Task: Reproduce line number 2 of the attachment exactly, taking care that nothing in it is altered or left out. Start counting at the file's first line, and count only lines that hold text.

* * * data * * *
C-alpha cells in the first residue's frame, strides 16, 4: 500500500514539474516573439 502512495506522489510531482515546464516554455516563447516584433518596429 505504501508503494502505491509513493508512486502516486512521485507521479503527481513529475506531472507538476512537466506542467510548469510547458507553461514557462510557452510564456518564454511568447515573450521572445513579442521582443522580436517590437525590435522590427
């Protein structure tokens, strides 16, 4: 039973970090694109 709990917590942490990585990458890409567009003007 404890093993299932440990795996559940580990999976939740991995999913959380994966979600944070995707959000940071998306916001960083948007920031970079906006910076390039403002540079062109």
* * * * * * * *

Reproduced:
């Protein structure tokens, strides 16, 4: 039973970090694109 709990917590942490990585990458890409567009003007 404890093993299932440990795996559940580990999976939740991995999913959380994966979600944070995707959000940071998306916001960083948007920031970079906006910076390039403002540079062109």